What Do You Do All Day? (or "Stop Me Before I Volunteer Again")
Wednesday, October 30, 2002
What I Finished Reading Today:
A Fine Balance by Rohinton Mistry
About once a year, I find a novel that completely blows me away, in every respect. This is that book for 2002.
It's a truly epic tale of four very ordinary people in a large Indian city, circa 1975. A young widow from a wealthy family, who refuses to live with her overbearing brother, takes in a college-age lodger to help pay the rent, and hires two lower caste tailors (who were born untouchables) so she can take in commercial sewing jobs to earn a living. This forced-by-circumstances foursome - who would in normal situations never have met and certainly would never get to know each other beyond perfunctory comments and instructions - becomes forced by chance to become a family. And it's the "chance" part that drives the epic and, ultimately, the epically tragic, dimensions of the story.
The narrative plays out against a backdrop of the social and political "Emergency" called by the corrupt government of Indira Ghandi (never referred to by name but always as the faceless "Prime Minister"), which takes on absolutely Dickensian dimensions for the story's characters. Actually, the characters are also quite Dickensian, and include a vivid cast of completely original oddballs - a legless beggar, a street performer who balances first monkeys and then children, a man who collects hair for a living, and a Beggarmaster who polices his army of (sometimes deliberately) deformed alms-collectors with a stern but oddly compassionate rule. For these folks, who it's clear are not even the worst off amid the city's crushing poverty and overcrowding, life on the best of days includes such horrors as water taps that only function at certain hours of the day, plagues of worms that invade the sidewalks, bathroom plumbing and even human intestines, and a city in which people are happy to find - after days or even weeks of searching - a well-guarded doorway to rent for a place to sleep. And the worst of days include frequent government roundups in which thousands of innocent people are swept up into trucks without warning and transported to days-long political rallies, forced labor on various "beautification" or civic improvement projects, and even involuntary sterilization operations.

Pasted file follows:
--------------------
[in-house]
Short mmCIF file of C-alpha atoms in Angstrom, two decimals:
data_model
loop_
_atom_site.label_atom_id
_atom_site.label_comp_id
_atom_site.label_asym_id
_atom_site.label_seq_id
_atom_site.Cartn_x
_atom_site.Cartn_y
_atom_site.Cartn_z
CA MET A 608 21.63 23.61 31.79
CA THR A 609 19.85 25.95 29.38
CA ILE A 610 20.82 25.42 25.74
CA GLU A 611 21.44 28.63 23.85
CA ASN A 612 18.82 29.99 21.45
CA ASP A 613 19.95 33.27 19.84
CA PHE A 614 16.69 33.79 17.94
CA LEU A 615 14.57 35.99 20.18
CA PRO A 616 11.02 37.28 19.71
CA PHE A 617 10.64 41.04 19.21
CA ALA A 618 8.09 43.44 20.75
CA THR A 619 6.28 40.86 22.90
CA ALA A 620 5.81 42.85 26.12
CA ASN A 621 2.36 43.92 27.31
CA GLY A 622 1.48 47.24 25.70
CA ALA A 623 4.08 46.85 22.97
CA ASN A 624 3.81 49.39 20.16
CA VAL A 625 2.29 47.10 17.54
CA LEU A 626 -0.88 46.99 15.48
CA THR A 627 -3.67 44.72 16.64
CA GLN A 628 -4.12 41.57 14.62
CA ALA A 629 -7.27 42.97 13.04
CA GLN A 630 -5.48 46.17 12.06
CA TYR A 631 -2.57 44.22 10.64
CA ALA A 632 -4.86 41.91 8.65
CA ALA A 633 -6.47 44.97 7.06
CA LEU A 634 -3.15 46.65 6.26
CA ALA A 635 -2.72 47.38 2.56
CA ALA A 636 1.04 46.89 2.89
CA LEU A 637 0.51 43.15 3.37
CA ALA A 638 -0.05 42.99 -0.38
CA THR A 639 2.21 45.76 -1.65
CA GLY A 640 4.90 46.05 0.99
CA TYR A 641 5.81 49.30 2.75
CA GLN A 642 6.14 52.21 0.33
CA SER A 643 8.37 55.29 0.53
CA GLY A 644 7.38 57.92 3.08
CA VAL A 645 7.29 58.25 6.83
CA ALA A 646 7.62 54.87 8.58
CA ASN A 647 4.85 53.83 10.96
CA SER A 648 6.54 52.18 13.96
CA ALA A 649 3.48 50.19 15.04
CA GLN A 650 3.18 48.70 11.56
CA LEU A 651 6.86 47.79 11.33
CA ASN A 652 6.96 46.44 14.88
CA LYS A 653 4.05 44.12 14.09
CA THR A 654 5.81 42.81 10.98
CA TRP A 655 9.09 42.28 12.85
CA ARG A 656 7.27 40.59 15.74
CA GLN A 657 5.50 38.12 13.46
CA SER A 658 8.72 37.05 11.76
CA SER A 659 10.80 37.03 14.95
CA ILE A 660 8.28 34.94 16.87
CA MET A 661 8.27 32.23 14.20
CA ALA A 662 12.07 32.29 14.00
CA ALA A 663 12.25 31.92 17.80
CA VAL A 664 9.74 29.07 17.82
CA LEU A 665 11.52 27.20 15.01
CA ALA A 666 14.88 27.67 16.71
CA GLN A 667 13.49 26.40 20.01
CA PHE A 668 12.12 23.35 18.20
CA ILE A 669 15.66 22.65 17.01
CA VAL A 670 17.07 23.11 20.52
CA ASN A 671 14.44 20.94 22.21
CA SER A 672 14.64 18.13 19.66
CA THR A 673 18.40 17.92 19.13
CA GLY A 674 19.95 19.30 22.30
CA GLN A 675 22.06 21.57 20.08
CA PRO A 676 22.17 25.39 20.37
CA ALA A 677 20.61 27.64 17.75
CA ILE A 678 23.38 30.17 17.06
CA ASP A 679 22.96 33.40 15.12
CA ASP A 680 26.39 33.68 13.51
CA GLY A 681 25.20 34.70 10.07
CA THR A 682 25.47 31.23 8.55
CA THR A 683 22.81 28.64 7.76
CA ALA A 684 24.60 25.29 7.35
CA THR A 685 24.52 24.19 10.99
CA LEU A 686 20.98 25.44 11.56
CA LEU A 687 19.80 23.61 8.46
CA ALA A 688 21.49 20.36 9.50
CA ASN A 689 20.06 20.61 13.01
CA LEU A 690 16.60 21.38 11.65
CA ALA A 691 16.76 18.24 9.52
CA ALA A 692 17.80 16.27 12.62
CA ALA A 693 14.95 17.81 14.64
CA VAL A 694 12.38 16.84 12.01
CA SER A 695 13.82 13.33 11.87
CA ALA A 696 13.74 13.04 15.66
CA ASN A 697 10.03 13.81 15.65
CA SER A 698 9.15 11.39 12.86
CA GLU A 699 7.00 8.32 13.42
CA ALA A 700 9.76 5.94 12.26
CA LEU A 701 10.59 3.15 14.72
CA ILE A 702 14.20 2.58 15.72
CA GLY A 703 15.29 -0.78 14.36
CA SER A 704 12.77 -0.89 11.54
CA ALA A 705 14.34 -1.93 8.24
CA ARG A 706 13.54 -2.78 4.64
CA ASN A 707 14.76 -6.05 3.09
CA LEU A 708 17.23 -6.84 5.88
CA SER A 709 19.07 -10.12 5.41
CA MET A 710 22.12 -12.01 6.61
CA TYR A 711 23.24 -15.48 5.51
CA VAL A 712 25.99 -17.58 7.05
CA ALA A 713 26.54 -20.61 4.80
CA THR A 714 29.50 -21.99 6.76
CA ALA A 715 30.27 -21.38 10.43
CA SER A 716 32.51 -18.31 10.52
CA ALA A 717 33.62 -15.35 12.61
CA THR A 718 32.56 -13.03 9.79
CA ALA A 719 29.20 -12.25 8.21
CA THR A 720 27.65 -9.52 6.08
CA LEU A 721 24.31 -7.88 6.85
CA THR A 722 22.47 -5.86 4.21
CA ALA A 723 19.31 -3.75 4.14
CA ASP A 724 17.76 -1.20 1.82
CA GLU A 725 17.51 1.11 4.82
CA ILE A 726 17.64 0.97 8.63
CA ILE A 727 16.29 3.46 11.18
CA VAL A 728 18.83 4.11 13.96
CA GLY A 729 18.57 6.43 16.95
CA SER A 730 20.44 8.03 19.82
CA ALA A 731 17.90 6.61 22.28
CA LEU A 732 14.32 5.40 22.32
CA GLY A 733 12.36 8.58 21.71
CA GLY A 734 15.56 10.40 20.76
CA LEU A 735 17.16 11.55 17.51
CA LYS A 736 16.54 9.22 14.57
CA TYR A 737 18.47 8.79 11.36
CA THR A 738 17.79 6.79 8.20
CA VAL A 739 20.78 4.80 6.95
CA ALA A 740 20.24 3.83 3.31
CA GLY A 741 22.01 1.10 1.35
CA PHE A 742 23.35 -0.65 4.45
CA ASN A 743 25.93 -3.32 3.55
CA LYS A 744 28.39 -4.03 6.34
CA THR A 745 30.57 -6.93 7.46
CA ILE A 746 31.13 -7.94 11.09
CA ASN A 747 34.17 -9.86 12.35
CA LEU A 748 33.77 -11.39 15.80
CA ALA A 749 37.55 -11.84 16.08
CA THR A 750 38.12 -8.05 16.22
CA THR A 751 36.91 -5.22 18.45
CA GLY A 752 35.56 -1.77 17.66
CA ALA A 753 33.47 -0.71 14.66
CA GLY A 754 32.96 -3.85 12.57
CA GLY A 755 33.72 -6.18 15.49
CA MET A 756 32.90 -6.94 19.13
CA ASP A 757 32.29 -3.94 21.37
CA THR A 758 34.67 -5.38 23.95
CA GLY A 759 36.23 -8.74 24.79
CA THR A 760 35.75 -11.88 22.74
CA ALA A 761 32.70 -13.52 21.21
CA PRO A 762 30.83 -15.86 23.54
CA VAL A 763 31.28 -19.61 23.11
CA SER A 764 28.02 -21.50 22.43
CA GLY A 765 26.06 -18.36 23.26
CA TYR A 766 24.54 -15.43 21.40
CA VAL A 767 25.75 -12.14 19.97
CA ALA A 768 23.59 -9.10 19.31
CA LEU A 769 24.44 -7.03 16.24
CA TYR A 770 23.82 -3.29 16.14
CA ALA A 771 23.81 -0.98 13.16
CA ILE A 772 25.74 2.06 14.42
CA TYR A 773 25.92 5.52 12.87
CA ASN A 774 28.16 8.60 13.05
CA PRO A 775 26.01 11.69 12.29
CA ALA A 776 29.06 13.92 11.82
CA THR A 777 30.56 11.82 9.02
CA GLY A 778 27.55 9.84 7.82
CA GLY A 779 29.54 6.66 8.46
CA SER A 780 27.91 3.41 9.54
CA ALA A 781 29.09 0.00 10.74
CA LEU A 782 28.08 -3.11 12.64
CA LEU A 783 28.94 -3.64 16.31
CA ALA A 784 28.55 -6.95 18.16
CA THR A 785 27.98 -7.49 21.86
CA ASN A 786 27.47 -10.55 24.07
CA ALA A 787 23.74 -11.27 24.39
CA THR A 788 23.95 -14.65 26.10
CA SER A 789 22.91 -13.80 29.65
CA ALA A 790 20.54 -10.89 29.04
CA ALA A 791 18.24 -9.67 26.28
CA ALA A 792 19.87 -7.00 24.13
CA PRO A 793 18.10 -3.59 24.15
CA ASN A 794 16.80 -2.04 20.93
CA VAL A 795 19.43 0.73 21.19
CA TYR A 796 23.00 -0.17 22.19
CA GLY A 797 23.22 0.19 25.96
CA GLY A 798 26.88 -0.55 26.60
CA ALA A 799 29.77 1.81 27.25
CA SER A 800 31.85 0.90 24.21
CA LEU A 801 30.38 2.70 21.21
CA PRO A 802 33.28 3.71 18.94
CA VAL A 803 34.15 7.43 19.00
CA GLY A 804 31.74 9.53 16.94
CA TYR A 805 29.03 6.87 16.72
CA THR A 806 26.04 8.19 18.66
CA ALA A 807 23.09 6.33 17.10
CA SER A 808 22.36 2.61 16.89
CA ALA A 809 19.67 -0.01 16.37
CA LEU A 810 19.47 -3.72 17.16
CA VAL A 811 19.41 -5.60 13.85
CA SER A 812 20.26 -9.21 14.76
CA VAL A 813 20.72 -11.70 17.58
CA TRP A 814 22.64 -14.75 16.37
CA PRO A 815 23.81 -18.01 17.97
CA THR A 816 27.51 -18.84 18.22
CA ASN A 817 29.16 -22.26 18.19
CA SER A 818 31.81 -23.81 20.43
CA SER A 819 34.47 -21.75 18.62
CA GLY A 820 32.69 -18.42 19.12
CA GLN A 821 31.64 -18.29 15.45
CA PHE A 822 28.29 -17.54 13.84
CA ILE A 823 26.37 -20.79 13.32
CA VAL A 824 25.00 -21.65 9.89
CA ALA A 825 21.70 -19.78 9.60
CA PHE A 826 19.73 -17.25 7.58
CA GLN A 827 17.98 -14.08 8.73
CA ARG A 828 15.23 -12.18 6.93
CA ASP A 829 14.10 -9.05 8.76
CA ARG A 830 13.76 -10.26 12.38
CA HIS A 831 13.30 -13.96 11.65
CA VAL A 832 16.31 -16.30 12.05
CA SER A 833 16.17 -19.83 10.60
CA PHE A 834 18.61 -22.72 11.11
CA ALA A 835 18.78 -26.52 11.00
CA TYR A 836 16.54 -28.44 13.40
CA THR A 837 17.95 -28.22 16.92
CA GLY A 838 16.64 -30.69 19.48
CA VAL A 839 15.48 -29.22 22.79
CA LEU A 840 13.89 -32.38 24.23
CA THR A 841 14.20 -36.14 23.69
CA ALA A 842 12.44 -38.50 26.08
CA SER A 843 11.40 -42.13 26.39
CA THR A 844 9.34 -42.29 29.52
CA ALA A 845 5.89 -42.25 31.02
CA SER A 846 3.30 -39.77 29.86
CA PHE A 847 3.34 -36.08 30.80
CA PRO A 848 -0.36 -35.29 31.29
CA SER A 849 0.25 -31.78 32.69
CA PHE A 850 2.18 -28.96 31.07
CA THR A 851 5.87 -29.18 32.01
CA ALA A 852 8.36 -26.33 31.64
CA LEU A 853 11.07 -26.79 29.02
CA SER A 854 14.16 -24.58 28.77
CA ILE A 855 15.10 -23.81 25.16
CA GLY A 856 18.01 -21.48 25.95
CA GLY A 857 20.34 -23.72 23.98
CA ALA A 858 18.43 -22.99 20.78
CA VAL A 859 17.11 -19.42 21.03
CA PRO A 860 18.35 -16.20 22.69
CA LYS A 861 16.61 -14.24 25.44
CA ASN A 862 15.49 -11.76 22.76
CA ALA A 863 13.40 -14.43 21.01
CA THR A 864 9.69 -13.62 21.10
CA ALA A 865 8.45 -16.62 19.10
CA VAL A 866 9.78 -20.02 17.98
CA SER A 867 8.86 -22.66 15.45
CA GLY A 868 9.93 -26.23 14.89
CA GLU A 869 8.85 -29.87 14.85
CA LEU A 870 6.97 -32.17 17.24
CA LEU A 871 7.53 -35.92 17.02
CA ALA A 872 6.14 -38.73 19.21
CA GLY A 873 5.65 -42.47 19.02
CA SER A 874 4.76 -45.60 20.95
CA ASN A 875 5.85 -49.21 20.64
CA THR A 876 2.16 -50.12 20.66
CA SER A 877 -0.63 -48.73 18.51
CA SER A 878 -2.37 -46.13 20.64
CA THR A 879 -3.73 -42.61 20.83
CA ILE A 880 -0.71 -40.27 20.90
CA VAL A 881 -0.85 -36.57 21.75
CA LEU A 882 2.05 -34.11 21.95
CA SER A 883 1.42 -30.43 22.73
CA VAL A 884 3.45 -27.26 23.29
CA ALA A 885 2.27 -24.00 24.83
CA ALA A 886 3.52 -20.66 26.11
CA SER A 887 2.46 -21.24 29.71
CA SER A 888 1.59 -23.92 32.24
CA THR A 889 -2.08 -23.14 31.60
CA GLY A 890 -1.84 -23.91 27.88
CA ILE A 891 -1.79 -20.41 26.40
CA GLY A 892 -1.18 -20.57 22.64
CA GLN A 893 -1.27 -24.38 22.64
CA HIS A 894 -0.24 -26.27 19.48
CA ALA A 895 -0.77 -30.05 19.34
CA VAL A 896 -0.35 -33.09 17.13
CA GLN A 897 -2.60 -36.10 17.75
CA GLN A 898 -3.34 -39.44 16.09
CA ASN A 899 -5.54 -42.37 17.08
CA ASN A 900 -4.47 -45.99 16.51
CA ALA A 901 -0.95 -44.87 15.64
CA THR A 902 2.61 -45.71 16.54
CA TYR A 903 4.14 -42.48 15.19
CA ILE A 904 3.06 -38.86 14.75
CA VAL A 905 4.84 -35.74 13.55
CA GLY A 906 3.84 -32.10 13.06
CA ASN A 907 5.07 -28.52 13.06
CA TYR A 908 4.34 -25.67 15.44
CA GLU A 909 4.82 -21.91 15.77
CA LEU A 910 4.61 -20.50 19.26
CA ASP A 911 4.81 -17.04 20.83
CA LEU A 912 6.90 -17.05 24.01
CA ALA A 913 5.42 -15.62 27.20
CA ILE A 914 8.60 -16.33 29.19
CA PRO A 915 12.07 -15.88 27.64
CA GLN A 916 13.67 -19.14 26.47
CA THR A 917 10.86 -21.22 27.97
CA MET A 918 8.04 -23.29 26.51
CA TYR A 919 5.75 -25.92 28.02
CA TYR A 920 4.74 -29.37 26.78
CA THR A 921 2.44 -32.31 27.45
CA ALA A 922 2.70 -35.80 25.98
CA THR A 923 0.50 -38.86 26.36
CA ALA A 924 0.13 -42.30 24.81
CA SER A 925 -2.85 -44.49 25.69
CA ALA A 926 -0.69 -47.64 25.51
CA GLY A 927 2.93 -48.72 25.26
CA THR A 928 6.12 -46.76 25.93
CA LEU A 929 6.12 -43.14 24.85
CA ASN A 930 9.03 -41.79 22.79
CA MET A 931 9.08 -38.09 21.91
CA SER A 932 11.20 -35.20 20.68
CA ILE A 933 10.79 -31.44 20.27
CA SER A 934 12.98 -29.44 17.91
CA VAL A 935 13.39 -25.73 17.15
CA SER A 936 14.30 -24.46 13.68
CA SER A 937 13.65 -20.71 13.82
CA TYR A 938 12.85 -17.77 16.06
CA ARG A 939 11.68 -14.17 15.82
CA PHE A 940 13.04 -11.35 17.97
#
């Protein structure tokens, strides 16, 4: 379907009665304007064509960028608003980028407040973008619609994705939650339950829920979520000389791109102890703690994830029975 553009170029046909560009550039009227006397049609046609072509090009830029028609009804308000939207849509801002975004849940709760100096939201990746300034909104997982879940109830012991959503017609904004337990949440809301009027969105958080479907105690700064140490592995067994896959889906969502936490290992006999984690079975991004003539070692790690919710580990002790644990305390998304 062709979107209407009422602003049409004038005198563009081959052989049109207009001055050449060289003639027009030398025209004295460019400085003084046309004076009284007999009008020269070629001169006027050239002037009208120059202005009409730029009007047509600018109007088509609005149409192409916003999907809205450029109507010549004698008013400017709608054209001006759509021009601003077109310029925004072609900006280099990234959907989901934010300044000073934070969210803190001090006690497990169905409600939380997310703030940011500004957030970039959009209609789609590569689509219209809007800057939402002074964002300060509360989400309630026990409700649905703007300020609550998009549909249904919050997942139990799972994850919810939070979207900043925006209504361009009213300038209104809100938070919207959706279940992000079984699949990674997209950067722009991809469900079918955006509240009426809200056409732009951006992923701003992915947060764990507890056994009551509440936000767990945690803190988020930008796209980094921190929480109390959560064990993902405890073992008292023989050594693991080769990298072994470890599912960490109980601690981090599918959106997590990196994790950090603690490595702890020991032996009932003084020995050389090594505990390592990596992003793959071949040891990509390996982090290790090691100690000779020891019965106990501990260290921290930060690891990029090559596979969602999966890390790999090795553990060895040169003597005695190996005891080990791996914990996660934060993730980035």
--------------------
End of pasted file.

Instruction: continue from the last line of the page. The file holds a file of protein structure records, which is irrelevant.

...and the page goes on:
One of the reviews quoted in my copy of the book likens it to both Dickens and the Russian masters, such as Tolstoy, which is probably a pretty accurate comparison. The book begins with lengthy histories of each of the main characters, detailing their childhoods, families and the circumstances that finally bring them to the big city, and to the point where their paths eventually cross those of the other central figures. Each of these stories is involving in its own right (and could be nearly a book in itself), but it's not until the four characters meet and begin working and living together that the overall narrative really takes off. Because despite all the external color and drama of the story, what really drives it, and really draws the reader in, is the way Mistry's characters develop and grow as they get to know each other, coming first to a grudging mutal respect, then friendship, and eventually even love amid their nearly impossible circumstances.
At 600 pages in paperback (with fairly small print), this is not a short book. But it is a surprisingly fast read, because the personalities and stories in it are so involving on every level. Finally, it's interesting to note that while many modern Indian authors are known for the magic realism that winds through their tales, Mistry goes about as far as possible in the opposite direction, creating a world so fully grounded in such vivid reality that it takes on a sort of magic of its own.
In short, I'm still in the thrall of this story - and likely will be for a very long time (it left me sobbing at the end) - and the best I can say about it is do not miss this book!